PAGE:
Note 1: Like Neo Geo games? Check out my other Neo Geo reviews!
Note 2: This game was played on a Neo Geo AES home console that has been modified to output in component video (red, green, blue). It was connected to a 32-inch HD tv.
Quick History: Stakes Winner was released for the Neo Geo AES home console in 1995 in the United States in very small quantities. In Japan, where horse-racing games are more popular, the game was released in somewhat larger quantities – there just wasn’t a huge demand in the U.S. though, so original U.S. copies are exceedingly rare. Stakes Winner was also released for the Neo Geo MVS (arcade cabinet) in much larger quantities, and many of the MVS arcade cartridges can easily be found today. Because AES home console cartridges and MVS arcade-cabinet cartridges like Stakes Winner are the exact same game, today, MVS cartridges can be converted to AES cartridges. The copy of Stakes Winner used for this review is a professional AES conversion cartridge (meaning the board from the MVS arcade cartridge of Stakes Winner was placed into an AES cartridge).
Players: 1 or 2 player
Gameplay: In Stakes Winner, you compete in twelve horse races in Japan. Each race includes 8 horses, and the goal is to finish in the top 3 (preferably 1st) in each race. If you finish in the top 3, you’ll get a pre-determined cash-payout based on your placement. Part of the fun of the game, in addition to the racing, is trying to accumulate as much money as possible (the highest race payout is $1,300,000), making getting a high score part of the game. If you don’t finish in the top 3, you’ll have to use one of your 4 Credits (continues) and try the race again. Use all 4 of your Credits, and it’s Game Over!
Naming your Jockey: At the beginning of the game, you name your jockey. You have up to 4 letters to use, and the name you enter will be used throughout the game.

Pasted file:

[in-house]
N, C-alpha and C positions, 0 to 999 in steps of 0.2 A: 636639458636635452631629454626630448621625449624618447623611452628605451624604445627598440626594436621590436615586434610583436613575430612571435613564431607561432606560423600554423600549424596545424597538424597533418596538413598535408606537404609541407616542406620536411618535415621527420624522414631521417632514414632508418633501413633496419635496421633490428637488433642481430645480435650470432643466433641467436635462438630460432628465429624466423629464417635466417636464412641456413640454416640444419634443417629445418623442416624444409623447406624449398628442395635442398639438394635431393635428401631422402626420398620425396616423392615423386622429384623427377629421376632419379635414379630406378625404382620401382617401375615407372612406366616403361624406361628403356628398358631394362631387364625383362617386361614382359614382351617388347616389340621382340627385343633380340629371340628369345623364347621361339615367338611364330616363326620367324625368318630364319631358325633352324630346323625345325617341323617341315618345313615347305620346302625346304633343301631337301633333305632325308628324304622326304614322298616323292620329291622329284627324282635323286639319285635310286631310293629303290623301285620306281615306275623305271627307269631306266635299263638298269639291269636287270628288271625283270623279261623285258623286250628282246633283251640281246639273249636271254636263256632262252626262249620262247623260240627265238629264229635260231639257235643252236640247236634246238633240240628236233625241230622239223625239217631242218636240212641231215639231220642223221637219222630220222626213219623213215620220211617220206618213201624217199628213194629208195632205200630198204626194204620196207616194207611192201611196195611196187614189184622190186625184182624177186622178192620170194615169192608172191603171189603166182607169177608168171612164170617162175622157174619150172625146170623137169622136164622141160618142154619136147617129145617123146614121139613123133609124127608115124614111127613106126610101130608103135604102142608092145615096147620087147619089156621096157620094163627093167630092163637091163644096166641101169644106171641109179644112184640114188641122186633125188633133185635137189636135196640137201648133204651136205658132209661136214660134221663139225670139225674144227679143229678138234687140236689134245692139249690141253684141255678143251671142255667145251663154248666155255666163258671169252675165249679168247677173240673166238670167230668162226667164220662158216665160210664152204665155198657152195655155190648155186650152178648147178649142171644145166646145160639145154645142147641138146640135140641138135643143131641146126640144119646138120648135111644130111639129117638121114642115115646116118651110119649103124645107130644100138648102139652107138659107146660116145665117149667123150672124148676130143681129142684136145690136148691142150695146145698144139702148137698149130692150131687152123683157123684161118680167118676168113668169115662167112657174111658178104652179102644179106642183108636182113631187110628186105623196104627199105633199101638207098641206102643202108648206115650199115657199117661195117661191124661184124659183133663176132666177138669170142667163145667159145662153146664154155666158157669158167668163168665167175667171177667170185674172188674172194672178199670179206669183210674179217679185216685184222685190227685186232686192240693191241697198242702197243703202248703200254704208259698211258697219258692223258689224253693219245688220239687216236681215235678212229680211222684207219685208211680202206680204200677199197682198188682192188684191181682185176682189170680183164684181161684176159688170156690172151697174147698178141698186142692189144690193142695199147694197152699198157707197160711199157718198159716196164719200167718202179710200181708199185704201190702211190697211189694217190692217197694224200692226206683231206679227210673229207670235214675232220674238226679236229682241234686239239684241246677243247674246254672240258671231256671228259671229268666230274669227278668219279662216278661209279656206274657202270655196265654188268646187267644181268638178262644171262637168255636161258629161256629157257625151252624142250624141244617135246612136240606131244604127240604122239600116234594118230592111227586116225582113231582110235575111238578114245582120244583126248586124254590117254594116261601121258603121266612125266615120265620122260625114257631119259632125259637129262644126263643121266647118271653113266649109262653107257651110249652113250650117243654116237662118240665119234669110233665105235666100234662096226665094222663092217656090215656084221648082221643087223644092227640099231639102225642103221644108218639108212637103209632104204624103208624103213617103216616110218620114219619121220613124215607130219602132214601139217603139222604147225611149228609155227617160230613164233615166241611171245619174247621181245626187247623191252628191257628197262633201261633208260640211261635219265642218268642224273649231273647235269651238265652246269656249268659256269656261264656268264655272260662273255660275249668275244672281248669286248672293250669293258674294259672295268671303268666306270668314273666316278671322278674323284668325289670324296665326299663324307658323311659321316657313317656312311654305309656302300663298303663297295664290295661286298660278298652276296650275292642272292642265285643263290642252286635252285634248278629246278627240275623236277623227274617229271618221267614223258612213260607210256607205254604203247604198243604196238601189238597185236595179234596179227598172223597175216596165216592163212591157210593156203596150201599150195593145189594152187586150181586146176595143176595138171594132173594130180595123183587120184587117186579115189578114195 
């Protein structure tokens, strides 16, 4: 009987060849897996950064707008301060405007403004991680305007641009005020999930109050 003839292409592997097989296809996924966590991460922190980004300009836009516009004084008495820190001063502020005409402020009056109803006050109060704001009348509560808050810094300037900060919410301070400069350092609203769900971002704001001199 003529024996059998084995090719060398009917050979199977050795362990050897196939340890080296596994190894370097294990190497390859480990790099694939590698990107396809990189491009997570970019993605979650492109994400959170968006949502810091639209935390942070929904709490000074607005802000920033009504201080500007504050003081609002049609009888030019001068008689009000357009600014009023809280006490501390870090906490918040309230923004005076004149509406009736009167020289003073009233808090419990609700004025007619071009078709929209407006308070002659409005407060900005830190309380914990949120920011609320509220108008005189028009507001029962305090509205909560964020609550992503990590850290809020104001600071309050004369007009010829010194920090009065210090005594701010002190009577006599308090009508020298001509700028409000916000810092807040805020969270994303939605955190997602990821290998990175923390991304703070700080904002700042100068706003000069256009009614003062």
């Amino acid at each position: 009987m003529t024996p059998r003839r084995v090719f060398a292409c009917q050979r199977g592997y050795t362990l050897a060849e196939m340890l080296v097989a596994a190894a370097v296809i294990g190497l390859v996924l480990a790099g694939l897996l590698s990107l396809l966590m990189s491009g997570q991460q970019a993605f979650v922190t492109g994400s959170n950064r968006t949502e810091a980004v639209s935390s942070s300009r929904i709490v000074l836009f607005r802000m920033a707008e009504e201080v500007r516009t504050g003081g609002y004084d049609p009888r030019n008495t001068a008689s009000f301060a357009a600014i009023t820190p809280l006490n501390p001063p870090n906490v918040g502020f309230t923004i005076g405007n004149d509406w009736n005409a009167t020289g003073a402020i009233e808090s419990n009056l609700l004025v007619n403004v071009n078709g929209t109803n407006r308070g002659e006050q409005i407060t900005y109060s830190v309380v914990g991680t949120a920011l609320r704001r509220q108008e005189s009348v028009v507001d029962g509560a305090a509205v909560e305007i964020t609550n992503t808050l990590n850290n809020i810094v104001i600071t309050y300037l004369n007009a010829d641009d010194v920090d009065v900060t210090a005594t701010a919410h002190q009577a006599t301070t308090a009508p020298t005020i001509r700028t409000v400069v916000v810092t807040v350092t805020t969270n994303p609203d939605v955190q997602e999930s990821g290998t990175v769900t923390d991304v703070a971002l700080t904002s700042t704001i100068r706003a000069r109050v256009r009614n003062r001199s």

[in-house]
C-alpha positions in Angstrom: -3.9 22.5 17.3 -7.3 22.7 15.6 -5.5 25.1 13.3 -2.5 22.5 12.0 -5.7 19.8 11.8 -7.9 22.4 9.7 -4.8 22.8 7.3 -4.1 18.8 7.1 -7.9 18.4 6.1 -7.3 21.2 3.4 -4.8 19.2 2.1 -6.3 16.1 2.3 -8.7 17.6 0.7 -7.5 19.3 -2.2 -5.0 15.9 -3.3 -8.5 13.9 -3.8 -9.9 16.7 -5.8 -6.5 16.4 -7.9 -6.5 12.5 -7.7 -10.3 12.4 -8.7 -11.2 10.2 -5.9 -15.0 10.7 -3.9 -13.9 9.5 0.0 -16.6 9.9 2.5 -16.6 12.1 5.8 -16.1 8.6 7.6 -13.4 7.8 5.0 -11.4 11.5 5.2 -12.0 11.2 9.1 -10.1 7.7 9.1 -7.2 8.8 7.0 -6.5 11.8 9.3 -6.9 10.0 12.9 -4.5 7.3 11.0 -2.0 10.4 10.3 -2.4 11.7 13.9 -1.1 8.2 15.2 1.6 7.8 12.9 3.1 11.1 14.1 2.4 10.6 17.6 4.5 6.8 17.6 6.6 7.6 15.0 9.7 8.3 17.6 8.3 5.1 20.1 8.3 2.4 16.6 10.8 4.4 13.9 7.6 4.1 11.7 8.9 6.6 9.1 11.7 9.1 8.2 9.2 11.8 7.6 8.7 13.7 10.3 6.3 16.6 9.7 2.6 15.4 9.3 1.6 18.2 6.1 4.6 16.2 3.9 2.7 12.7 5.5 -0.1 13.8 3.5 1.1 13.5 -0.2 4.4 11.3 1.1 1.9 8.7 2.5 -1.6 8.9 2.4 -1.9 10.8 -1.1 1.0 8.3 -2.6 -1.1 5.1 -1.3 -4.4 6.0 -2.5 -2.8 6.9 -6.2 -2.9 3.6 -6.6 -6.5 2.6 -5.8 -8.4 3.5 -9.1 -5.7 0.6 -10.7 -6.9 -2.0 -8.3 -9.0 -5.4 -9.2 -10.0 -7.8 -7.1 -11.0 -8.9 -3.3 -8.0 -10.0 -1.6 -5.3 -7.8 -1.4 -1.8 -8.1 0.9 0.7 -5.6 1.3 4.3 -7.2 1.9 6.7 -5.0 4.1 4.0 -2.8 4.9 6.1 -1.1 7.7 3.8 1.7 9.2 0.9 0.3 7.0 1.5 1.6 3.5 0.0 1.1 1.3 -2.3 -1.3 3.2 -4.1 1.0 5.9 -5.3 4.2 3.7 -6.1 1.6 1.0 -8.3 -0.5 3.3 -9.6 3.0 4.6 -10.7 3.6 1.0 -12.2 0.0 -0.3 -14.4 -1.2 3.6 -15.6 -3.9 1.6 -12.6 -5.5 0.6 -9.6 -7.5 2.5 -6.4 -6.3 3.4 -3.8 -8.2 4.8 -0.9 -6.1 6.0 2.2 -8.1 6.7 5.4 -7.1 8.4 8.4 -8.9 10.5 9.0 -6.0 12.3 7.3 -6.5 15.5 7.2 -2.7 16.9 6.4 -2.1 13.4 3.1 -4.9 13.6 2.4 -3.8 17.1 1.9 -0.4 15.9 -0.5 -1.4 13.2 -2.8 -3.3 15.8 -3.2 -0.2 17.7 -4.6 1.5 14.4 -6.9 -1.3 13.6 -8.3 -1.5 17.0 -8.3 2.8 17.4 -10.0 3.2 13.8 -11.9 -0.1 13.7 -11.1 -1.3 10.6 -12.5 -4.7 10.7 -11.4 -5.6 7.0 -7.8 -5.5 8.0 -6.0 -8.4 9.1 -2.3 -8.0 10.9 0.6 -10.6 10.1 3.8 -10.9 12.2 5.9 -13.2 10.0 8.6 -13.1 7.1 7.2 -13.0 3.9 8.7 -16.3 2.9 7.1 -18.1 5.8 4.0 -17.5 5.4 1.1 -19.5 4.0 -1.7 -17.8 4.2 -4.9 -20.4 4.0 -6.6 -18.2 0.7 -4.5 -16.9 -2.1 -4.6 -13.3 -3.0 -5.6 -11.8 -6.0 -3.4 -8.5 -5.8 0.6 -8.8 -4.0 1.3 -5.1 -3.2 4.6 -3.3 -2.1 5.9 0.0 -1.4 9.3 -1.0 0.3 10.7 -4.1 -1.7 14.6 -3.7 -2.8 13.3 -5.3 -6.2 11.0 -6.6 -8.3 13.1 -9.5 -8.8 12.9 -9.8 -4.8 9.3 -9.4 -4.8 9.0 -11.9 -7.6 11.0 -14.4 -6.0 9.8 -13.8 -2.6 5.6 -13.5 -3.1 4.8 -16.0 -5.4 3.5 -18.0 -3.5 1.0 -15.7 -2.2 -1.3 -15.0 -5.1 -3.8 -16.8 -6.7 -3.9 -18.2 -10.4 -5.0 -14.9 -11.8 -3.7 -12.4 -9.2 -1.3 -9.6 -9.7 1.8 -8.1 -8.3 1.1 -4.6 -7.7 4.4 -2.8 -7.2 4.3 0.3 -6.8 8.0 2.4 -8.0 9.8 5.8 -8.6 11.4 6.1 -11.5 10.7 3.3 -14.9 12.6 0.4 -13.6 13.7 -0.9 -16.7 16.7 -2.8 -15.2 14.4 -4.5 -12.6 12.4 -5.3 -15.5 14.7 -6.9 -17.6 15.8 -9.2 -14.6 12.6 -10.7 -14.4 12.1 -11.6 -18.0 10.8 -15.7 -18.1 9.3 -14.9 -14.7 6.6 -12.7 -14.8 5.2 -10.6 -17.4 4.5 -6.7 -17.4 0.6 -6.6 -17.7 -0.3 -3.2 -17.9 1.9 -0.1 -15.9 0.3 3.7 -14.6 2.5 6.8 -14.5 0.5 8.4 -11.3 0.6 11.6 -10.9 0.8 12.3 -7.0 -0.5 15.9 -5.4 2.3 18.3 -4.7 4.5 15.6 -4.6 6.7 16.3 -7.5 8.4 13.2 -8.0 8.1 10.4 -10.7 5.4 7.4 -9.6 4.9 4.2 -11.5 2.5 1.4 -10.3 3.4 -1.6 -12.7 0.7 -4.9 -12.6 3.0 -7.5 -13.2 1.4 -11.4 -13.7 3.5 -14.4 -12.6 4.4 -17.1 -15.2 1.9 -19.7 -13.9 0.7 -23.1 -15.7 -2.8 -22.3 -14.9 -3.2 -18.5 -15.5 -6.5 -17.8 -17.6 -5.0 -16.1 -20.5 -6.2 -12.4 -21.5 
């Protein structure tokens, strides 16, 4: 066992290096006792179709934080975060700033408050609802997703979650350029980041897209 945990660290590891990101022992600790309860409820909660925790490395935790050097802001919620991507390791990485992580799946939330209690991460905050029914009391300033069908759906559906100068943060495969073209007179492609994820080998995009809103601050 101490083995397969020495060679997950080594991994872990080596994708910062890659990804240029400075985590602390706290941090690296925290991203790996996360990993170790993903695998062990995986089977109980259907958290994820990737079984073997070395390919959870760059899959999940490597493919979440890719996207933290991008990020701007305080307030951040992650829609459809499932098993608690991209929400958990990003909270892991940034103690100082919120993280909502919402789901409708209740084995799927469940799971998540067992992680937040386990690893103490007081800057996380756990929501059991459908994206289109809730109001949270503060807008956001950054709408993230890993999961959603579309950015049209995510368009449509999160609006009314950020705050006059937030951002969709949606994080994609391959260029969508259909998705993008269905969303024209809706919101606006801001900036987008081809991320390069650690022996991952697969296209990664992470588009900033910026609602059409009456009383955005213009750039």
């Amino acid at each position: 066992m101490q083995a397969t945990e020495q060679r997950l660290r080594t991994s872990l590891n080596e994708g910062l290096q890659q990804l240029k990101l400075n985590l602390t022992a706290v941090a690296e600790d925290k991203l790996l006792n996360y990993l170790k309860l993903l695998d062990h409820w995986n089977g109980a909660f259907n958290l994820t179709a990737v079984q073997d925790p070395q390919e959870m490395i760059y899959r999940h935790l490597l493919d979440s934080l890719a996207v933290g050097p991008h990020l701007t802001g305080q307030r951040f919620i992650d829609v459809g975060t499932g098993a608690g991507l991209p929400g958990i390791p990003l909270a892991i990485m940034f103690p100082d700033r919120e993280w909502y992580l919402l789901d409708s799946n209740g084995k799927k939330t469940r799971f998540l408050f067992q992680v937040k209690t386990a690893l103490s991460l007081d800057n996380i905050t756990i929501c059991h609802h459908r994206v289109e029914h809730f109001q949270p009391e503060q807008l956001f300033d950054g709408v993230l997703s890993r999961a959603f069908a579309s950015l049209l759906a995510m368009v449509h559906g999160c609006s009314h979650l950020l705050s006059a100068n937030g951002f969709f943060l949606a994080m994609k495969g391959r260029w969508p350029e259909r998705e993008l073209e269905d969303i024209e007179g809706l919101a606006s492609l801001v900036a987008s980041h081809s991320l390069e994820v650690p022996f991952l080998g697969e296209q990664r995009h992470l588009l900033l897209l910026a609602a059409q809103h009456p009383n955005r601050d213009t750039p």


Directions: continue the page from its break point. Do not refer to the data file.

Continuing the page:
Selecting your Horse: There are 8 selectable horses in the game, each with their own particular advantages: Asian Hope, Be Silent, Brave Lady, Euro Union, Hot Sand, Sky Dancer, U.S. Fighter, and White Heat. The horses have 3 attributes – Speed, Stamina, and Strength – with a set number of stars that indicate how strong they are in each area. Speed tells you how fast their top speed is; Stamina tells you how long they can hold out running without getting tired; Strength tells you how fast they can run uphill. Between certain races, you have opportunities to ‘train’ your horse in 1 of 3 selectable areas by having them run an obstacle course. If you do well on the obstacle course, you’ll gain extra stars, boosting your horse’s stats and overall performance. Each horse is surprisingly different, and finding one that suites your playing style is quite fun. For example, some horses are quick out of the gate, but taper off because of a low top speed; some are slow out of the gate, but speedy in the home stretch. If you lose a race, you can change horses if you choose to.
Control: While riding your horse, tapping A pulls the reigns, making your horse gallop at a steady rate – this uses only a little of your horse’s ‘power bar.’ Tapping B makes you whip your horse, causing him to gallop much faster – this uses a lot of your horse’s power bar. If you whip your horse for too long, he’ll start shaking his head (a small ‘horse-head’ icon is on-screen during races that shows how your horse is doing) – if you keep whipping him after he shakes his head, he’ll stop running and walk slowly, exhausted. Note: In the last few hundred meters of a race, you can whip your horse repeatedly without him shaking his head – the horse senses the end of the race, evidently. If you use all of your horse’s power bar before the finish line, your horse will stop altogether, and you’ll be disqualified. While running, if another horse is in front of you, you can double tap forward to butt the horse out of your way, which is quite useful. Also, if a rider is coming up hard on your heels, you can double tap backwards and you’ll brake, making the horse behind you stall.
Items: While racing, certain icons will appear on the track, and these can be the difference between finishing in the top 3 or the bottom 5. Simply riding your horse over these icons picks them up, and they take effect immediately. ‘Wing’ icons give your horse a tremendous 3-4 second speed boost. ‘Carrot’ icons replenish some of your horse’s power bar, extremely useful during long races when your horse is low on power. ‘Poison Bottle’ icons cause your horse to slow down considerably for 3-4 seconds. ‘Mole hole’ icons slow your horse down for approximately 2 seconds. ‘Question Mark’ icons give you one of the 4 aforementioned items. ‘Exclamation Point’ icons…I can’t tell what effect these have, but it doesn’t seem to be
anything negative, at least.